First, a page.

This week on Terra Informa we talk to one of the organizers of the upcoming Climate Action Camp in Quebec. We investigate what the camps are, how they started and what they’re trying to achieve. Then we switch gears and go all the way to Australia to learn about the Australian Government’s effort to fight Japanese whaling through the UN International Court of Justice. And as always, we get the show started with a wrap up of the week’s environmental news headlines.
Weekly Environmental News Headlines
World-wide climate change effects
Oil spill update
Quebec Climate Action Camp
Climate Justice as a concept and as a movement is gaining traction around the world as people search for equitable and just solutions to climate change.
Climate Justice is a vision to dissolve and alleviate the unequal burdens created by climate change. As a form of environmental justice, climate justice is the fair treatment of all people and freedom from discrimination with the creation of policies and projects that address climate change and the systems that create climate change and perpetuate discrimination.
The current growth the Climate Justice movement is experiencing amongst environmental and social justice advocates has largely been spurred and sustained by the use of climate action camps as a tactic of mobilization. Right now Climate Justice Montreal is organizing a climate action camp in Quebec, adding Canada to a growing list of countries that are the site of this radical form of environmental mobilization. To provide us with some insight into the workings, purpose and perspectives of the Quebec Climate Action camp, Terra Informa correspondent Myles Curry spoke to Cameron Fenton—an organizer of this event—from the site of the camp in Dunham, Quebec.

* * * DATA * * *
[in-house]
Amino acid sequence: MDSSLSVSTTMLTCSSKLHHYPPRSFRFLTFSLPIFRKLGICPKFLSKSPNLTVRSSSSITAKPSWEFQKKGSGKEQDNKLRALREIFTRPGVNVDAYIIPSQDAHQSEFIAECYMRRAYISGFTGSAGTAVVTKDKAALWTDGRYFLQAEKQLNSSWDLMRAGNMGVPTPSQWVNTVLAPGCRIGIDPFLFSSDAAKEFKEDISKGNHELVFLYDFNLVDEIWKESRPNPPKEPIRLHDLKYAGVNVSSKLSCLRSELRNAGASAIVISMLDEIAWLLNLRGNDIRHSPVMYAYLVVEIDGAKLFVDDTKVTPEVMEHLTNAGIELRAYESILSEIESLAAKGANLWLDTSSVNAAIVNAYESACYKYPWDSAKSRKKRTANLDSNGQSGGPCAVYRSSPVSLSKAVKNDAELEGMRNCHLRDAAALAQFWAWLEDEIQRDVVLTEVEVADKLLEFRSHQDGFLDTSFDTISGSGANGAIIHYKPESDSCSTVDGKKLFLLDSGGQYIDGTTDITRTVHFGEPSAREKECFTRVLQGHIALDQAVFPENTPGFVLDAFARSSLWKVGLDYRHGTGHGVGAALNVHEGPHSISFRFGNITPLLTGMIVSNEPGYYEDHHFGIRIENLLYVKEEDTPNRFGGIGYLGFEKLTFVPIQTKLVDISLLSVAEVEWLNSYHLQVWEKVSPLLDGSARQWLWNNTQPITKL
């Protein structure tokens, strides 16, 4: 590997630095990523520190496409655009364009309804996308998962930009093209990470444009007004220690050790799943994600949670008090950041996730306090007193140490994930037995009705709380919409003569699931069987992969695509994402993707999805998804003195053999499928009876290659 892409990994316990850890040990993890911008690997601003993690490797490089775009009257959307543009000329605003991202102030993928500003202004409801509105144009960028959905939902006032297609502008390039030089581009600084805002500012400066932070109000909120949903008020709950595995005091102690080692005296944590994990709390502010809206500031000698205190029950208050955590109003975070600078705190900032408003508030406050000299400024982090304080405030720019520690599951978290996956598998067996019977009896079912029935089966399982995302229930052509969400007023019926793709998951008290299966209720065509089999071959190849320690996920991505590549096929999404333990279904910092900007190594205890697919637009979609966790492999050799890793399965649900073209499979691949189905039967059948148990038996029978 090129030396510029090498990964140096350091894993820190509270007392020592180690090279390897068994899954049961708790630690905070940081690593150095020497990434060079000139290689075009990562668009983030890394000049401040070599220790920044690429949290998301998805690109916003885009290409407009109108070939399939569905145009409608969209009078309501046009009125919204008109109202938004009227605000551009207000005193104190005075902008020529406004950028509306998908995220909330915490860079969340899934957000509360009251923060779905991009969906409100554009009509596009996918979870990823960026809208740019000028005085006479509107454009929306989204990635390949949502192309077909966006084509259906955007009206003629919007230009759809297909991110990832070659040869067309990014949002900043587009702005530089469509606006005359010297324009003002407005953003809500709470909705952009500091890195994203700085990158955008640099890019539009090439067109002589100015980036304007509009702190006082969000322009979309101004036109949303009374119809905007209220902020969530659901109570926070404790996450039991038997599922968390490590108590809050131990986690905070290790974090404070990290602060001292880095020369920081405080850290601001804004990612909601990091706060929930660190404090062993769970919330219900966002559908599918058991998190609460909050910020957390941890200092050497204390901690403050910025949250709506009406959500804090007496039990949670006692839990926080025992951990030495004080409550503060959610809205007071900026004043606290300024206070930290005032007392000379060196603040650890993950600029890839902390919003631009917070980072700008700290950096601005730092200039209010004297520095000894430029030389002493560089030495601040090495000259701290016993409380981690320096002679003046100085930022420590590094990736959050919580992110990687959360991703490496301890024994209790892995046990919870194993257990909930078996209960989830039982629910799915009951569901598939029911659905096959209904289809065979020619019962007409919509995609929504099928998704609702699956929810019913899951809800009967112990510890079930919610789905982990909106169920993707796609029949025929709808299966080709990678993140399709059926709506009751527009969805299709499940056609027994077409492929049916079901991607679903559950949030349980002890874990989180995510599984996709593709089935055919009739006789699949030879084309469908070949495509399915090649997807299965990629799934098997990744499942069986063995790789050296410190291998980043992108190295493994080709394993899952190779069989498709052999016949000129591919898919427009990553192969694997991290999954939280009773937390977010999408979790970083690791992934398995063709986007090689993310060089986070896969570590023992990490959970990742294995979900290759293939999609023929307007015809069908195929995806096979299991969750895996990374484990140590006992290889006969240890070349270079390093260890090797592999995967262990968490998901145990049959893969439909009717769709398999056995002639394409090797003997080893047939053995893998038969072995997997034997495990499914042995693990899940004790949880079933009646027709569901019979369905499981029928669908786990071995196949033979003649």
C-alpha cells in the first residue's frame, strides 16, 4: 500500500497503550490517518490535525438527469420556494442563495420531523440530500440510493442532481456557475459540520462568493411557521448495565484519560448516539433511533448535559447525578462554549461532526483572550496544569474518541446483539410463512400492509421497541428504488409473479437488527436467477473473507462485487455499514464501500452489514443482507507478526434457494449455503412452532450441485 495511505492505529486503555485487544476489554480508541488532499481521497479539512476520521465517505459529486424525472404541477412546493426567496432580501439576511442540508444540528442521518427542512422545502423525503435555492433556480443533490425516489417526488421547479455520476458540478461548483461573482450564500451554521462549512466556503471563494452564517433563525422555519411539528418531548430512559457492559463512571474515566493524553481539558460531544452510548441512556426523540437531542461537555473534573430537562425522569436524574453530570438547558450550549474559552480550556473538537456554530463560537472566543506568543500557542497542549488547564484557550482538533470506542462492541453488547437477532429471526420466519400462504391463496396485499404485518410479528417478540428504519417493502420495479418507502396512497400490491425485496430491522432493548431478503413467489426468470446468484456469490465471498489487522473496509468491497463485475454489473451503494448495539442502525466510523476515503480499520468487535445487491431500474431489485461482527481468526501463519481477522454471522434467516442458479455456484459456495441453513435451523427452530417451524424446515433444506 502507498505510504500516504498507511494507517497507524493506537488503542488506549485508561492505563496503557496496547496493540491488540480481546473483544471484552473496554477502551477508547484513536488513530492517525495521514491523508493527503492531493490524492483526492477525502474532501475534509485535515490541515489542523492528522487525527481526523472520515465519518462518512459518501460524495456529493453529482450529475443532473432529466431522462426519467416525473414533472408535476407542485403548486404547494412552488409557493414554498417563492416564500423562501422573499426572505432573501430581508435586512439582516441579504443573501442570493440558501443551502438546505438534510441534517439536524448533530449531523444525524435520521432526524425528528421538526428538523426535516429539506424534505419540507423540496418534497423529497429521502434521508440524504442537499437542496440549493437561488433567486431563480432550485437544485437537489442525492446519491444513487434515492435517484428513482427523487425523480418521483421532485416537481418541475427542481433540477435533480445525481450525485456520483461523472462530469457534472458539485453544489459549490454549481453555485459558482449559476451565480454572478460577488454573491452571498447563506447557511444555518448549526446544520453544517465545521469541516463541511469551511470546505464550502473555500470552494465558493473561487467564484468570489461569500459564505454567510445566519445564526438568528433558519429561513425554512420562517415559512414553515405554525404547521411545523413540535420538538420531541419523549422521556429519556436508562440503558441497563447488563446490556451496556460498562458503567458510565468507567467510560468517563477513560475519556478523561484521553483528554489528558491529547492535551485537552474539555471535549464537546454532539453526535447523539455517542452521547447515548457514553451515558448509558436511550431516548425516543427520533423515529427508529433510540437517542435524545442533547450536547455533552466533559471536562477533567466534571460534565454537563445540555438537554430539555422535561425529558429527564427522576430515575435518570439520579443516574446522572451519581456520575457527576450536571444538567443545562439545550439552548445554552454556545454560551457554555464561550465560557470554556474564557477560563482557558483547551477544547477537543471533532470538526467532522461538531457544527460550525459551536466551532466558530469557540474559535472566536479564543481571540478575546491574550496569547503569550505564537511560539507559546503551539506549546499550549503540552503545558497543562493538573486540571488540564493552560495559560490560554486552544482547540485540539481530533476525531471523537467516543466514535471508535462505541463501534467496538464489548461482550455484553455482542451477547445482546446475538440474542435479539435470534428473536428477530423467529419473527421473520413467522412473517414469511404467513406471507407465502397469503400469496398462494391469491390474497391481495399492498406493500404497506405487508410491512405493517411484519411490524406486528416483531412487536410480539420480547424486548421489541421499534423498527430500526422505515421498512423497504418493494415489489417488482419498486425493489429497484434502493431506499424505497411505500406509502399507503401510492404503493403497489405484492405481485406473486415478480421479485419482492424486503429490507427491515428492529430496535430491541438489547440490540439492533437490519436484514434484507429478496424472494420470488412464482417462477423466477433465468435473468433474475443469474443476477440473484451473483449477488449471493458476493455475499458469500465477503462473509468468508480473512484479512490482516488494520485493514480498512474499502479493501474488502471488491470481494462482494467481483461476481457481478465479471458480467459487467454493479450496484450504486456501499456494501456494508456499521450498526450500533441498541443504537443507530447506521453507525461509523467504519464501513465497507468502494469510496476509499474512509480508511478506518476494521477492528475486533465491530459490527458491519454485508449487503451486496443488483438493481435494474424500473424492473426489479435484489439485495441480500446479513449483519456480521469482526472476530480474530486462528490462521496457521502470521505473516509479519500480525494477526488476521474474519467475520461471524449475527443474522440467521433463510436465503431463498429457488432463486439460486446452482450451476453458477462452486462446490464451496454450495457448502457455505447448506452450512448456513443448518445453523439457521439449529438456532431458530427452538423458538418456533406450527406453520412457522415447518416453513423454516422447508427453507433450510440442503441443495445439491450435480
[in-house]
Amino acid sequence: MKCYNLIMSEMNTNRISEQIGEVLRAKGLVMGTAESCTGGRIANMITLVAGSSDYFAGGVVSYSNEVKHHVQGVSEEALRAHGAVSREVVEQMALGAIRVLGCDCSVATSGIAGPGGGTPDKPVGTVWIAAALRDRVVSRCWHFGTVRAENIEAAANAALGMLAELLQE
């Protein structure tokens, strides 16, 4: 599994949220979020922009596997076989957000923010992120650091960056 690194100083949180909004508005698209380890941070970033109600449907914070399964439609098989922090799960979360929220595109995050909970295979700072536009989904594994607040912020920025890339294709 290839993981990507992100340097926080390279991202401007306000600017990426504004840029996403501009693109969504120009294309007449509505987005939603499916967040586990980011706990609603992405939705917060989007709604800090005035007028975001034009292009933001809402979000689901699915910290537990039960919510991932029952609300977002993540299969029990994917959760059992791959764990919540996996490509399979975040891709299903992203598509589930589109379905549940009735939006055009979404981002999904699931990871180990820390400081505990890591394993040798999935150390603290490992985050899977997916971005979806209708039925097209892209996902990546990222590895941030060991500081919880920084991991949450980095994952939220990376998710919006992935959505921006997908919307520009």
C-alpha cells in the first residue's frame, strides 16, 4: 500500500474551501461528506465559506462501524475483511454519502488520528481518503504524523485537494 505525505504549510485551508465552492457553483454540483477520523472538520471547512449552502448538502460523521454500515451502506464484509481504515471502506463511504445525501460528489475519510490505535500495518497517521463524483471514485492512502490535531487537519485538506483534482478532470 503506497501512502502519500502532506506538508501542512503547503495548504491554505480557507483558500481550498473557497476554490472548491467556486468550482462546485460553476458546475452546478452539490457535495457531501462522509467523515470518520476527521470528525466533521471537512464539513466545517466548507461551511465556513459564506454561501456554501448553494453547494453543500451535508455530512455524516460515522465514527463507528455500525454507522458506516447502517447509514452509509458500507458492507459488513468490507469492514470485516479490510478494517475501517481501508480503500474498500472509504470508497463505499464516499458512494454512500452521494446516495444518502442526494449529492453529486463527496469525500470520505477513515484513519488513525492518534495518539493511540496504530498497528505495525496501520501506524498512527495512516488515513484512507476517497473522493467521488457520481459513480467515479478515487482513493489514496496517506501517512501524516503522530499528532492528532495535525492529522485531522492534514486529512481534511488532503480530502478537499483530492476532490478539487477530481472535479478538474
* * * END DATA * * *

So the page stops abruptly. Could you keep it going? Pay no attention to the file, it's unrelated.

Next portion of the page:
Australian Legal Action Against Whaling
There aren’t many issues that rouse the ire of animal lovers and conservationists more than whaling. The International Whaling Commission placed a ban on Commercial Whaling in 1986 in an effort to prevent the big species from becoming extinct, after decades of intensive industrial hunting by many countries. Today whale watching is a bigger industry than whaling, but a small handful of countries persist with the old practice. Japan, Norway and Iceland all have annual and controversial hunts. In particular, the Japanese hunt, conducted under the guise of ‘scientific whaling’, is stridently opposed by environmental groups and many governments. Years of negotiations have failed to convince Japan to stop, so the Australian Government is taking the issue a step further. It has launched legal action against Japan in the International Court of Justice. To find out some background to the case, and just how likely it is to succeed, our Terra Informa correspondent caught up with Australian Lawyer Clytie Shimmin, on a beach on the Pacific Coast of Australia. David Kaczan filed this report from Brisbane.